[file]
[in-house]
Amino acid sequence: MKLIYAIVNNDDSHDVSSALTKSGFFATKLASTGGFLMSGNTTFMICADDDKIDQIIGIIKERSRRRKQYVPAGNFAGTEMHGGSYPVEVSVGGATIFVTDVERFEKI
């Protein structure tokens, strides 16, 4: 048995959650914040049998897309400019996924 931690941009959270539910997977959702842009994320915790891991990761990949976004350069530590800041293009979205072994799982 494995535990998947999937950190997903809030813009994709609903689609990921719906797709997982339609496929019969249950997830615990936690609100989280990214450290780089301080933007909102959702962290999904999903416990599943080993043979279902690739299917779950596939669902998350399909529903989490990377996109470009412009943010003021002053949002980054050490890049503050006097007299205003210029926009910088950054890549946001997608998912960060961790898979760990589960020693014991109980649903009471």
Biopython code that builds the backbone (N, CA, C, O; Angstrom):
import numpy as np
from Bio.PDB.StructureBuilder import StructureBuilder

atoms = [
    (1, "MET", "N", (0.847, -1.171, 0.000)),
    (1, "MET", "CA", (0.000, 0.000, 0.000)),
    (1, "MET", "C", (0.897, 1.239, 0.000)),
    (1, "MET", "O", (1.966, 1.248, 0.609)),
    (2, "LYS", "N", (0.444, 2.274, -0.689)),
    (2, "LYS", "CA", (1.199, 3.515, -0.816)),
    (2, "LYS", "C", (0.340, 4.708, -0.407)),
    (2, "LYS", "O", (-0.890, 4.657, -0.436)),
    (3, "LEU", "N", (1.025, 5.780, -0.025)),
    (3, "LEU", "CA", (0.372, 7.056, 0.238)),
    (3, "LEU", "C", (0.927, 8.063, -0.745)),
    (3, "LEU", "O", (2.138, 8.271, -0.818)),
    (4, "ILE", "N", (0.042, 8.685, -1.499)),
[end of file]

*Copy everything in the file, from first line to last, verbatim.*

[in-house]
Amino acid sequence: MKLIYAIVNNDDSHDVSSALTKSGFFATKLASTGGFLMSGNTTFMICADDDKIDQIIGIIKERSRRRKQYVPAGNFAGTEMHGGSYPVEVSVGGATIFVTDVERFEKI
């Protein structure tokens, strides 16, 4: 048995959650914040049998897309400019996924 931690941009959270539910997977959702842009994320915790891991990761990949976004350069530590800041293009979205072994799982 494995535990998947999937950190997903809030813009994709609903689609990921719906797709997982339609496929019969249950997830615990936690609100989280990214450290780089301080933007909102959702962290999904999903416990599943080993043979279902690739299917779950596939669902998350399909529903989490990377996109470009412009943010003021002053949002980054050490890049503050006097007299205003210029926009910088950054890549946001997608998912960060961790898979760990589960020693014991109980649903009471």
Biopython code that builds the backbone (N, CA, C, O; Angstrom):
import numpy as np
from Bio.PDB.StructureBuilder import StructureBuilder

atoms = [
    (1, "MET", "N", (0.847, -1.171, 0.000)),
    (1, "MET", "CA", (0.000, 0.000, 0.000)),
    (1, "MET", "C", (0.897, 1.239, 0.000)),
    (1, "MET", "O", (1.966, 1.248, 0.609)),
    (2, "LYS", "N", (0.444, 2.274, -0.689)),
    (2, "LYS", "CA", (1.199, 3.515, -0.816)),
    (2, "LYS", "C", (0.340, 4.708, -0.407)),
    (2, "LYS", "O", (-0.890, 4.657, -0.436)),
    (3, "LEU", "N", (1.025, 5.780, -0.025)),
    (3, "LEU", "CA", (0.372, 7.056, 0.238)),
    (3, "LEU", "C", (0.927, 8.063, -0.745)),
    (3, "LEU", "O", (2.138, 8.271, -0.818)),
    (4, "ILE", "N", (0.042, 8.685, -1.499)),